One ambitious initiative, known as Replicator, is using thousands of fairly affordable and expendable AI-enabled autonomous vehicles to “galvanize progress in the too-slow shift of U.S. military innovation to leverage platforms that are small, smart, cheap and many.” They are expected to be fielded by 2026 in a bid to stay on par with China’s developments.
Deputy Defense Secretary Kathleen Hicks said: “We’ll counter the [People’s Liberation Army’s] mass with mass of our own, but ours will be harder to plan for, harder to hit and harder to beat.”
Although there are still not many details about the program or its funding, it is believed that Replicator will require some tough decisions about what types of AI tech can be considered reliable enough to use in weaponized systems. Some suspect the vagueness and lack of an official timeline could be an attempt to keep rivals guessing, although the Pentagon could also be trying to work out some of the finer details of the program.
It is widely believed that America will have fully autonomous deadly weapons, including flying terminator weapons, ready within the next few years. Pentagon officials and industry experts alike are convinced it’s just around the corner. While officials have maintained that humans will always have control over these weapons, their role appears to be minimal at best.
Several countries are working on lethal weapons that can be deployed using drone swarms, and the U.S. Defense Advanced Research Projects Agency (DARPA) is reportedly working on a program known as the Autonomous Multi-Domain Adaptive Swarms-of-Swarms (AMASS).
“The DARPA AMASS program is exploring the use of swarms-of-swarms to conduct military operations in highly contested environments that pose great risk to our Soldiers, Sailors, Airmen and Marines. It is meant to inform future military programs of record and not to be a military program of record itself,” a DARPA spokesperson said.
Meanwhile, the Air Force is working on a “loyal wingman” program that will pair piloted aircraft with autonomous crafts. This could see, for example, an F-16 pilot sending drones out to attack targets.
The first Pentagon AI chief, Lt. Gen. Jack Shanahan, has said that the only types of weapons he trusts at the moment to operate autonomously are fully defensive ones, like the Phalanx anti-missile systems some ships are equipped with. For him, systems failing to work as intended or killing friendly forces or civilians are bigger concerns than autonomous weapons making their own decisions.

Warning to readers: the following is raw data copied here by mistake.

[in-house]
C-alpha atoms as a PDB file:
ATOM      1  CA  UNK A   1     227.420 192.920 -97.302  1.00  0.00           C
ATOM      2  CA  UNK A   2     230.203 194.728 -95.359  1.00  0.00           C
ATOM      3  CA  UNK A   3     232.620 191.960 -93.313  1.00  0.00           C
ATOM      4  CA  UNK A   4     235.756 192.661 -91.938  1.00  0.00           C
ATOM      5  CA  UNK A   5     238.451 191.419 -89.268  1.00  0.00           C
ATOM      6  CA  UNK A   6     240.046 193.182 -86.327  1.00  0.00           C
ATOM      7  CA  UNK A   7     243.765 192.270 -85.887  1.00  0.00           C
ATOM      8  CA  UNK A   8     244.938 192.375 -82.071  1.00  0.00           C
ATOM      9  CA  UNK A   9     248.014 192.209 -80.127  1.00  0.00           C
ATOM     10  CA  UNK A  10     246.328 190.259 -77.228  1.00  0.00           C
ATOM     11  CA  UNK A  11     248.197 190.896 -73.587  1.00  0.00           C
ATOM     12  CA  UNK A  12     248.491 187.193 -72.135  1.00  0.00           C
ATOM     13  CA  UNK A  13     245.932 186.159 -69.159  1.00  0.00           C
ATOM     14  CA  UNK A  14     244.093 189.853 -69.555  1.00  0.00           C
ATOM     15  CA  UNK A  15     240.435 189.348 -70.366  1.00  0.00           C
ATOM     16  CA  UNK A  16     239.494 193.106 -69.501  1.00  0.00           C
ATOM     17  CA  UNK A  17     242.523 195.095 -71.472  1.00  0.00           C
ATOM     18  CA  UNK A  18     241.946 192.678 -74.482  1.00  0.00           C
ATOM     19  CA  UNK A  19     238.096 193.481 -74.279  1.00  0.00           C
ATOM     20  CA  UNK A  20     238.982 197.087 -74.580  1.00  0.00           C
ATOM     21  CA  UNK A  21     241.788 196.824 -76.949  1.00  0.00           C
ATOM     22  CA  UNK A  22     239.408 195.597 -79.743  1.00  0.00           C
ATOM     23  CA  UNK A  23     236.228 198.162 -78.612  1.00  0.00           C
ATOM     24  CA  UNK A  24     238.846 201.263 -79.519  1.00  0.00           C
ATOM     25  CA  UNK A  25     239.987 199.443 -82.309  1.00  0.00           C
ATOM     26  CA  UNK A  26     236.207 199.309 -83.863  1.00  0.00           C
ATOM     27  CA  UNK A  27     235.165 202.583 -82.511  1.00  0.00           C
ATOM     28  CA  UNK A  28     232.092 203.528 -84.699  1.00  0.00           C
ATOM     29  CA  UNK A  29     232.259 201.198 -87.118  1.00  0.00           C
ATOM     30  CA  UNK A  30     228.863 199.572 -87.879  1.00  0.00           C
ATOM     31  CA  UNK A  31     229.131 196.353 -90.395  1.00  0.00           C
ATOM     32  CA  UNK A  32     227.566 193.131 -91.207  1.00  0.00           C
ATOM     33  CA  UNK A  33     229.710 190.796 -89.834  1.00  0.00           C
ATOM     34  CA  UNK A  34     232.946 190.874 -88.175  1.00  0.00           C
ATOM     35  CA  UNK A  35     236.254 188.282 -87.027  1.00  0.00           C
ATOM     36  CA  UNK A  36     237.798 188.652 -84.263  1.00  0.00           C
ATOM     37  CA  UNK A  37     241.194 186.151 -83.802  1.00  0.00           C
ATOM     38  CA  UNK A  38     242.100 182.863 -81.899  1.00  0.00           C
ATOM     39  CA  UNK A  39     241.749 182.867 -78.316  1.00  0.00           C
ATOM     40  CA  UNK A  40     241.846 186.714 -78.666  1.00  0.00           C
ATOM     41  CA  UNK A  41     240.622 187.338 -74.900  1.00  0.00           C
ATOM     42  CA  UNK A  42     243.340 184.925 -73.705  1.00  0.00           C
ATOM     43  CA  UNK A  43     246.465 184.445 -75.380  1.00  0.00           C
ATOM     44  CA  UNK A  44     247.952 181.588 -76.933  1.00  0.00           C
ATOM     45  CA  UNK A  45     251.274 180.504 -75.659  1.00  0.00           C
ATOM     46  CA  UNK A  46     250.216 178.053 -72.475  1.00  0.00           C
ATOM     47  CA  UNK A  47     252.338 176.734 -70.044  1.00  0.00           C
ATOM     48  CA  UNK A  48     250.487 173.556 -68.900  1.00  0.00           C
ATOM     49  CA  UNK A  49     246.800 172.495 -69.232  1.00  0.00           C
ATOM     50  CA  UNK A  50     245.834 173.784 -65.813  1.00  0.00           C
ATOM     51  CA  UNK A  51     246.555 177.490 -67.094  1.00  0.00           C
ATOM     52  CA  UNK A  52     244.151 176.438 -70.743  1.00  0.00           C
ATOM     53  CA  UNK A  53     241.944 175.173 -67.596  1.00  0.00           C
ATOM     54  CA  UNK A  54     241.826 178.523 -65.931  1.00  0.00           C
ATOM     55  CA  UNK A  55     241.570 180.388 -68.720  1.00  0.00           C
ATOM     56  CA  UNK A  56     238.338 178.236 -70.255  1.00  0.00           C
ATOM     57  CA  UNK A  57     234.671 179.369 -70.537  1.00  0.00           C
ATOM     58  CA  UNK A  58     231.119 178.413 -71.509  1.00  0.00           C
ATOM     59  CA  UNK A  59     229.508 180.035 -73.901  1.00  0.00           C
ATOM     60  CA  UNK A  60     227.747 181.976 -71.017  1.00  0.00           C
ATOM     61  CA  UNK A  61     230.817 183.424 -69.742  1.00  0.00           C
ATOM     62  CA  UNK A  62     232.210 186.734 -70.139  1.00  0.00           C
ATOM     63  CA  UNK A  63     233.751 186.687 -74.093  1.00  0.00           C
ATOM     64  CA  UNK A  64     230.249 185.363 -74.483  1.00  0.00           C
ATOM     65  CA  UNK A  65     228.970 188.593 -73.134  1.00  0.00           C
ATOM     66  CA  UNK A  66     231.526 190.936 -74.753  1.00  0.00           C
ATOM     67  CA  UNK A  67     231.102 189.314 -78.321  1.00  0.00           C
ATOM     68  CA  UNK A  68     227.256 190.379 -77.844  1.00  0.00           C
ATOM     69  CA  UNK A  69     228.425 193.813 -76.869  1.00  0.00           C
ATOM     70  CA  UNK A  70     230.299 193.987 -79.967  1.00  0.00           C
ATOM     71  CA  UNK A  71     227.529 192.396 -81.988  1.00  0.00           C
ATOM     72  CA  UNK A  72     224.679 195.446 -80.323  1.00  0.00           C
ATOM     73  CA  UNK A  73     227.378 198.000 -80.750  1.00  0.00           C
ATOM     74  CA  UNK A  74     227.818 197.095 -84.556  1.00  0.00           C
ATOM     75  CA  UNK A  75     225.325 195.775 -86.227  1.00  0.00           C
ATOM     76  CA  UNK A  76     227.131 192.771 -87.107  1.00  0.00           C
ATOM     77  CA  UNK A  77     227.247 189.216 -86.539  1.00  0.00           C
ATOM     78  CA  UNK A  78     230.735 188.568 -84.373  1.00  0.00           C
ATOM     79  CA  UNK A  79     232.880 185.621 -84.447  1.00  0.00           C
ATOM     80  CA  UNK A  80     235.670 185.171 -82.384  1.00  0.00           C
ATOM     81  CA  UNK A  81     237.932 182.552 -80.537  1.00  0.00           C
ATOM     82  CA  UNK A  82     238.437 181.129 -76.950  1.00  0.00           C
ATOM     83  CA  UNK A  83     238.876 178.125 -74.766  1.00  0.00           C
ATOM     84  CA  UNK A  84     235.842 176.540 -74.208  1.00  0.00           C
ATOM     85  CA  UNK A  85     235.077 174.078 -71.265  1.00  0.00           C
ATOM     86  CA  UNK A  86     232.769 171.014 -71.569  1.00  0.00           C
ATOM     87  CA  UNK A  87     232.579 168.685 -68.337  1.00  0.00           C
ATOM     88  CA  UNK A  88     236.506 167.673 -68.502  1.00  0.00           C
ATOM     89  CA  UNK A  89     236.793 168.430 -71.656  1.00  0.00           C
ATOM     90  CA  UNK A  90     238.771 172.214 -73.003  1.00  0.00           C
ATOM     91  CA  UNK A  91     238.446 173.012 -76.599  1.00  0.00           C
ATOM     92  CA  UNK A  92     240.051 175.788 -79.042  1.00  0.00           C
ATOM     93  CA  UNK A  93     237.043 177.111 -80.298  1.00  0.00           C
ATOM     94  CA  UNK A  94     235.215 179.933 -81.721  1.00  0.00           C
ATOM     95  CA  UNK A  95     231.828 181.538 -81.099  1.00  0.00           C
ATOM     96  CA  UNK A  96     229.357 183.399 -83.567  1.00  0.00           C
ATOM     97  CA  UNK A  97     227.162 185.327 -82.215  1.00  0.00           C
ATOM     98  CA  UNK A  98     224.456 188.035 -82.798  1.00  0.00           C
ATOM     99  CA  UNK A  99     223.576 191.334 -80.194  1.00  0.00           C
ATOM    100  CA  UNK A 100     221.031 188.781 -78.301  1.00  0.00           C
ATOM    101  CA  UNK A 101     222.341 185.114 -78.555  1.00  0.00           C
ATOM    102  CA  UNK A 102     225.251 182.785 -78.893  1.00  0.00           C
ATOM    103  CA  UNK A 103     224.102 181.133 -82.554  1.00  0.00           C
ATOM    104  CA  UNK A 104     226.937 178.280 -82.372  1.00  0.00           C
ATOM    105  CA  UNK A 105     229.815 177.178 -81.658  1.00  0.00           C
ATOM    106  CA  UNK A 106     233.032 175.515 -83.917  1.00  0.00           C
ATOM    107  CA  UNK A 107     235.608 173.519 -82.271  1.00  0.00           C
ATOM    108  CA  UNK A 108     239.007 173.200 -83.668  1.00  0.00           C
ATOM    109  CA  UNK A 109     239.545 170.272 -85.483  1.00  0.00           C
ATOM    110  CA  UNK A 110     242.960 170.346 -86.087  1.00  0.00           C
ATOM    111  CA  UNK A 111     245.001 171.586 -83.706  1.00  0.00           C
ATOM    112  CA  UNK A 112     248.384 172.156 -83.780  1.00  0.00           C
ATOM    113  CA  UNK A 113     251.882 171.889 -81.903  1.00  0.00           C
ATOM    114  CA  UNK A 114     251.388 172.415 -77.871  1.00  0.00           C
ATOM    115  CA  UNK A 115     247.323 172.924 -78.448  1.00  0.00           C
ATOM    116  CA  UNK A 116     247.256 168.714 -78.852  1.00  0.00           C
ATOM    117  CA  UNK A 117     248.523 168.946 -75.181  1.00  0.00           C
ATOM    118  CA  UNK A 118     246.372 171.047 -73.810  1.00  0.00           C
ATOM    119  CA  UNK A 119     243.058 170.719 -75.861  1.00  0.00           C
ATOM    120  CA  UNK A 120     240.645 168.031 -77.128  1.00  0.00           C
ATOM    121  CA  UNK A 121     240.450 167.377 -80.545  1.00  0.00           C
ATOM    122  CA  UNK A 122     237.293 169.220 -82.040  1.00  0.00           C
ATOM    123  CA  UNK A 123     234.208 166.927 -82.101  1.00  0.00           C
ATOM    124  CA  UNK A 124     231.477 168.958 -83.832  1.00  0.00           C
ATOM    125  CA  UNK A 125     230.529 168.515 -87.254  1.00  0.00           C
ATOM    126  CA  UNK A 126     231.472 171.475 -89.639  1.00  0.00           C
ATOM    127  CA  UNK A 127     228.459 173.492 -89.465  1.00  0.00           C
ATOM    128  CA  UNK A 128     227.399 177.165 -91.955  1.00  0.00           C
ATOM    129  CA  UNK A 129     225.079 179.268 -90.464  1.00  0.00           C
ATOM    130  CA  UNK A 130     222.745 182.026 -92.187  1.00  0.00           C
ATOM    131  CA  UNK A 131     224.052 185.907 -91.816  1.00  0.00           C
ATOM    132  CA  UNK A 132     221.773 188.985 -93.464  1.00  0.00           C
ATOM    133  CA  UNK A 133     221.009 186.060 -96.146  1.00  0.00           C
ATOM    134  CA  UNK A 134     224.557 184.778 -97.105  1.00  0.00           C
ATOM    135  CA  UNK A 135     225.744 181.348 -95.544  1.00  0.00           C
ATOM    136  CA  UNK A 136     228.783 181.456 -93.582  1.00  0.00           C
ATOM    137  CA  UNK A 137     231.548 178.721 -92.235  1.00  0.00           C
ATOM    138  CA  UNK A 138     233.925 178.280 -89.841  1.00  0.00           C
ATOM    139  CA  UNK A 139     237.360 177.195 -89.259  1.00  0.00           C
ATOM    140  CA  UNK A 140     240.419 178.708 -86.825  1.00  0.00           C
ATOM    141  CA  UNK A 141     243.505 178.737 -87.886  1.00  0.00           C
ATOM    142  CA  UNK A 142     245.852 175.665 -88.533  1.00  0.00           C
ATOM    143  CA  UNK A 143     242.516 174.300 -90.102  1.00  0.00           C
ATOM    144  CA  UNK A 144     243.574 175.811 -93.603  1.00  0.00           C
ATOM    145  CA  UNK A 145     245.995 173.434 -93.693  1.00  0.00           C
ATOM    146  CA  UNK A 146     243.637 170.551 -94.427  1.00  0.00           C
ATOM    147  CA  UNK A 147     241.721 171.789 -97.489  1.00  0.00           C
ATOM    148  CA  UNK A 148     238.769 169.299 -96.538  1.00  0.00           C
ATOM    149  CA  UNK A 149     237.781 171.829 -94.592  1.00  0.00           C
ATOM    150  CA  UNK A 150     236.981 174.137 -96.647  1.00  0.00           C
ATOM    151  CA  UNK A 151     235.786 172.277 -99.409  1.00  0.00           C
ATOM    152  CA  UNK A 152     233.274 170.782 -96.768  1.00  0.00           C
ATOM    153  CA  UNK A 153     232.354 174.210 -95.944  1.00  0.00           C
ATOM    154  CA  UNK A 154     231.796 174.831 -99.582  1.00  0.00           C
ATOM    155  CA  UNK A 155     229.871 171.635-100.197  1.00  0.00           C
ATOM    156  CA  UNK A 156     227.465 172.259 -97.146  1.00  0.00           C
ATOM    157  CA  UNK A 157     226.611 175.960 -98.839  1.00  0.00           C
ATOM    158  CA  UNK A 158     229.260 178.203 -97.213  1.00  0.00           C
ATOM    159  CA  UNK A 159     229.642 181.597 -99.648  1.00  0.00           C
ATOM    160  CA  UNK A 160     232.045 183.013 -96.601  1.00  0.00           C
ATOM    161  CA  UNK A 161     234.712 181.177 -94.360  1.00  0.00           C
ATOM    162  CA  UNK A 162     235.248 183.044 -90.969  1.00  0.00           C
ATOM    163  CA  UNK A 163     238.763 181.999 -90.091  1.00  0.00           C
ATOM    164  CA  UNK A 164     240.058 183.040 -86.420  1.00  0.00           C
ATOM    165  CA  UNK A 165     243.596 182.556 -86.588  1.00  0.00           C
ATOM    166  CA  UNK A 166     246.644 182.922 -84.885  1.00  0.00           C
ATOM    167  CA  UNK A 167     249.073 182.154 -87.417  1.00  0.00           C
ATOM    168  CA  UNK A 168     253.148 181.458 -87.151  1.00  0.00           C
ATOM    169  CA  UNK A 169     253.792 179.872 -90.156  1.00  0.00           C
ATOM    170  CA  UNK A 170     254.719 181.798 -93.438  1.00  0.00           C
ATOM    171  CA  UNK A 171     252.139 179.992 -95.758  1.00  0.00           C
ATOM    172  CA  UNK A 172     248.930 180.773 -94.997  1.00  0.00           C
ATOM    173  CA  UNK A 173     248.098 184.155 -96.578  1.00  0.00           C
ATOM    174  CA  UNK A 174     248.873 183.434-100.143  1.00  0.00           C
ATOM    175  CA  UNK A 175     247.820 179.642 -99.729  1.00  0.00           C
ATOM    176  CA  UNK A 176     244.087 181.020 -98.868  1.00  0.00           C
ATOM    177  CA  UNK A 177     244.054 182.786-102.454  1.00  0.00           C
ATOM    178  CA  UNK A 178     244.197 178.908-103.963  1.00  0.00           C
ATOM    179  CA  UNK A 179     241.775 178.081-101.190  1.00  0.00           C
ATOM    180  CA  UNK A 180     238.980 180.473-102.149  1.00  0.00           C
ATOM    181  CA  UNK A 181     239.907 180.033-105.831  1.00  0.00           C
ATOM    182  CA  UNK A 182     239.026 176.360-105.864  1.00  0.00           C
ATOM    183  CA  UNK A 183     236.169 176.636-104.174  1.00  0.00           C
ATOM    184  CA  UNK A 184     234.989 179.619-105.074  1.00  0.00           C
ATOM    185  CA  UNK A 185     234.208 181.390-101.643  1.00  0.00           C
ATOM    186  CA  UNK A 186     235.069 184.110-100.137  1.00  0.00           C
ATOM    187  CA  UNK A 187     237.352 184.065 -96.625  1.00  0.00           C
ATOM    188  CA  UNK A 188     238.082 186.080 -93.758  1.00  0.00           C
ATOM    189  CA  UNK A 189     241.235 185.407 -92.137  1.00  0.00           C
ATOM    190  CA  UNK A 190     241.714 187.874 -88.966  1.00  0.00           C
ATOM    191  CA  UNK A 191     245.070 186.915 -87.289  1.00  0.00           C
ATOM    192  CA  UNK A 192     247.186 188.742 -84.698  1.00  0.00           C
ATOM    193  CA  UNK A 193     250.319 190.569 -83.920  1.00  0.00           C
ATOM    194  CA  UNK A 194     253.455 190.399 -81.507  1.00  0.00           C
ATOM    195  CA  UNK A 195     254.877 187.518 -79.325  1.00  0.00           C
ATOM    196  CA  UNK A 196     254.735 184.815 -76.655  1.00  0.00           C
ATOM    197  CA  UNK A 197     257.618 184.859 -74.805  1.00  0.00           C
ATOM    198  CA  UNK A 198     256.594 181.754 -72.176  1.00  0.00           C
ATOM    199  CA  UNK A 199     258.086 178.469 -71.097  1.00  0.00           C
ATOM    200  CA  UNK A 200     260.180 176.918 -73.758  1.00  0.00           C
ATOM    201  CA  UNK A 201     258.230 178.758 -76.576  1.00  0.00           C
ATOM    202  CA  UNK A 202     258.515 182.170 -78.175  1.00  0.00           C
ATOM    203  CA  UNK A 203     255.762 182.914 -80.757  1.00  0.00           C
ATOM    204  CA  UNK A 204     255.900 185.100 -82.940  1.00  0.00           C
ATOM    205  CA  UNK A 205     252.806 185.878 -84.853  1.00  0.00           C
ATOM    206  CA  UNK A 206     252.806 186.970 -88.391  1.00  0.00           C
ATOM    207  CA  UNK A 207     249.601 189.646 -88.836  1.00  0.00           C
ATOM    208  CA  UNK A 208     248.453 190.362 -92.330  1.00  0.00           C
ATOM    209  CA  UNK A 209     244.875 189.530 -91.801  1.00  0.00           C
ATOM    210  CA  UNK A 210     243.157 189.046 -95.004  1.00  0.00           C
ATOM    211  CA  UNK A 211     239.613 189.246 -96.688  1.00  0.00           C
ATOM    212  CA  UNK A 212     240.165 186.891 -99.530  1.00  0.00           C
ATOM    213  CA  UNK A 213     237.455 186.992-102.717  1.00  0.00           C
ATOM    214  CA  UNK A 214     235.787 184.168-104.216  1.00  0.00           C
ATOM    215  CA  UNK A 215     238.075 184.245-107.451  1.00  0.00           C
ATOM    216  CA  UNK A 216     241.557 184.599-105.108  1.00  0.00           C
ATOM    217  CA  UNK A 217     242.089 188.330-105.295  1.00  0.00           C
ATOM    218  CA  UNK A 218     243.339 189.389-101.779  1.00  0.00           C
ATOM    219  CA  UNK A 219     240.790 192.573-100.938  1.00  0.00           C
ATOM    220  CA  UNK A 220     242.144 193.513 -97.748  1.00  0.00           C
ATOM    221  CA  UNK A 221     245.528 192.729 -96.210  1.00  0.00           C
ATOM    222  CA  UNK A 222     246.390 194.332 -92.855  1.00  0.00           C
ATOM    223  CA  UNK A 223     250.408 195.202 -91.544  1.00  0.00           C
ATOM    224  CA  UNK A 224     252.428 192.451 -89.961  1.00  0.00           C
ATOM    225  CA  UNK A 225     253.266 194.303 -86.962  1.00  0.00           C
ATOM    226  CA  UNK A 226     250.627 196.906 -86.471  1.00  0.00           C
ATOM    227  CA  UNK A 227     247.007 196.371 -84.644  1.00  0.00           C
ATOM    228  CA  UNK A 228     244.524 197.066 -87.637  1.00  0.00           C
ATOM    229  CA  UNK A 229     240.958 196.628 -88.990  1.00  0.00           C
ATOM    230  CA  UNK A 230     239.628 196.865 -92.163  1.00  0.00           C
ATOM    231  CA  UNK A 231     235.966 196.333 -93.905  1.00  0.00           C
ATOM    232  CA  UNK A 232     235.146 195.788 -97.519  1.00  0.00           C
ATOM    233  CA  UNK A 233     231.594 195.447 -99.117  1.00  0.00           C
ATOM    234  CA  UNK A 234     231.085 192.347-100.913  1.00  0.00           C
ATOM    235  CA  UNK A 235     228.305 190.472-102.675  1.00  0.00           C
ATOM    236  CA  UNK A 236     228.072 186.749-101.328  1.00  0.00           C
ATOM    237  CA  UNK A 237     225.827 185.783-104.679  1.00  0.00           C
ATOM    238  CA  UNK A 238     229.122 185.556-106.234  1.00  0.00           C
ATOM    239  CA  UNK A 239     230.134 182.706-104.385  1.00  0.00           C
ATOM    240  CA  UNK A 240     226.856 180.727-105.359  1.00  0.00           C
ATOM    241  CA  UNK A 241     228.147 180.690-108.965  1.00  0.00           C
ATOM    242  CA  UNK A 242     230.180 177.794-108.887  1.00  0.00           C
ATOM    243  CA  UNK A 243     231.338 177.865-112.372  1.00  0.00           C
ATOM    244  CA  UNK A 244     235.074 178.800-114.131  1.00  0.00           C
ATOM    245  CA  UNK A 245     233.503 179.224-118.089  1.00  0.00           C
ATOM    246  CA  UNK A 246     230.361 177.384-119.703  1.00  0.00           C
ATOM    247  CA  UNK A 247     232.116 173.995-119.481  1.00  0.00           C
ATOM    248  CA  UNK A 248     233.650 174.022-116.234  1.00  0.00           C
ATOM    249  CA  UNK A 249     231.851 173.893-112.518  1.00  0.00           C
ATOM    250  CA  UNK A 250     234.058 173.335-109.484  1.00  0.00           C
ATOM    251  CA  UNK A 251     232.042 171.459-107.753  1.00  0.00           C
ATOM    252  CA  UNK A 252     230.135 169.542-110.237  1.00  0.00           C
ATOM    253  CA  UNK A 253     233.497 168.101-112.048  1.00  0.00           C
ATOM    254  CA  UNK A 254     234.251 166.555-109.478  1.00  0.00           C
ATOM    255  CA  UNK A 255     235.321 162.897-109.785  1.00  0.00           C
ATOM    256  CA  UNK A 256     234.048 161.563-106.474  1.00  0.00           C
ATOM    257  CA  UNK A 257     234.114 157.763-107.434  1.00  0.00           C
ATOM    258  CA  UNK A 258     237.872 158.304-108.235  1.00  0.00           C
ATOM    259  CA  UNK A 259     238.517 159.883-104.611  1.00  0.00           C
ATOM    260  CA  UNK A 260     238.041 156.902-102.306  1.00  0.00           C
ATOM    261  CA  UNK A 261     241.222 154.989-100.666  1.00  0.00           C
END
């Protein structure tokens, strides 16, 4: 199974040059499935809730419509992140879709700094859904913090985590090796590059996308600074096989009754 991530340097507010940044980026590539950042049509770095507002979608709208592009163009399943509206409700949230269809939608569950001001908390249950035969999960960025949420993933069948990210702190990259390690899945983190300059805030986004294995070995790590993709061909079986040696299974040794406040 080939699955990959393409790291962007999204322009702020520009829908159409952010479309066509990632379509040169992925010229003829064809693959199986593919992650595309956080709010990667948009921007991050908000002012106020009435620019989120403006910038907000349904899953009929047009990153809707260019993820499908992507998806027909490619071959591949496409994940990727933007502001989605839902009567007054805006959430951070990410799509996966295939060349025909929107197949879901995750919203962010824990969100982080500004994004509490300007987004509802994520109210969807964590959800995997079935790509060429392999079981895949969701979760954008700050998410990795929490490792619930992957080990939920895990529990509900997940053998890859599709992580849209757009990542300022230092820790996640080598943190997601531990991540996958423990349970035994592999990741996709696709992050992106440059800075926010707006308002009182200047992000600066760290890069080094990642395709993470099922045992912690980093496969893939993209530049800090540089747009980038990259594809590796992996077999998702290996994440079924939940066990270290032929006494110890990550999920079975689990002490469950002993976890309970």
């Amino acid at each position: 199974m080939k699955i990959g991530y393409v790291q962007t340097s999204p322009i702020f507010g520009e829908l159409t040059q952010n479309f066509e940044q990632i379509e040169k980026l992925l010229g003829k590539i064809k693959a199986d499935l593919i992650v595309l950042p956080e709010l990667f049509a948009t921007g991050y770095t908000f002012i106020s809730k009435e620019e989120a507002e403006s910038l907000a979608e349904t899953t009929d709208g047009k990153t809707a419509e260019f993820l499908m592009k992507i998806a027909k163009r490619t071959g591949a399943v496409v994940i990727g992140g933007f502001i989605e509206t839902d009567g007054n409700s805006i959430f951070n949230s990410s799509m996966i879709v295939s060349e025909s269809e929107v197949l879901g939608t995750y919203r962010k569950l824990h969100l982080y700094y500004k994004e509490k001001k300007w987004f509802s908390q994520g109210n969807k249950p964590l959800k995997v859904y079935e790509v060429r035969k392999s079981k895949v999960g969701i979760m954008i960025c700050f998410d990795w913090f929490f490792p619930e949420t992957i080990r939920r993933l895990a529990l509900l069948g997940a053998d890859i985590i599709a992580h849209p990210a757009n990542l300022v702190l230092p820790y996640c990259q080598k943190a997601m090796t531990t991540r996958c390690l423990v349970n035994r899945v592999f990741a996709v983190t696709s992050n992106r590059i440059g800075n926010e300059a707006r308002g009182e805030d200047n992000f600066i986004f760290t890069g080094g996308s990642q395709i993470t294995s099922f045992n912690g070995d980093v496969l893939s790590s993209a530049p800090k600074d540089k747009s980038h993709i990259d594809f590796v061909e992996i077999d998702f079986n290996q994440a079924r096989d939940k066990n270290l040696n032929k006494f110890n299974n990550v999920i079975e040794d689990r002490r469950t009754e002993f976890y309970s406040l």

Department of Defense Joint Artificial Intelligence Center Chief Digital and AI Officer Craig Martell emphasized that someone will always be responsible for these systems, noting: “Regardless of the autonomy of the system, there will always be a responsible agent that understands the limitations of the system, has trained well with the system, has justified confidence of when and where it’s deployable -- and will always take the responsibility.”
Unfortunately, the U.S. may struggle to attract the right talent to properly test and evaluate the AI it has in development. The Pentagon is unable to compete when it comes to salaries, with professionals who possess these skills commanding much higher salaries in the private sector. And with a recent report on AI in the Air Force by the National Academy of Sciences showing that testing standards are immature, some are concerned the U.S. might deploy autonomous weapons that are not quite up to speed, particularly if another country forces its hand.
A former chief of AI assurance for the Department of Defense’s Joint Artificial Intelligence Center, Jane Pinelis, said: "We are still operating under the assumption that we have time to do this as rigorously and as diligently as possible. I think if we’re less than ready and it’s time to take action, somebody is going to be forced to make a decision.”
Sources for this article include: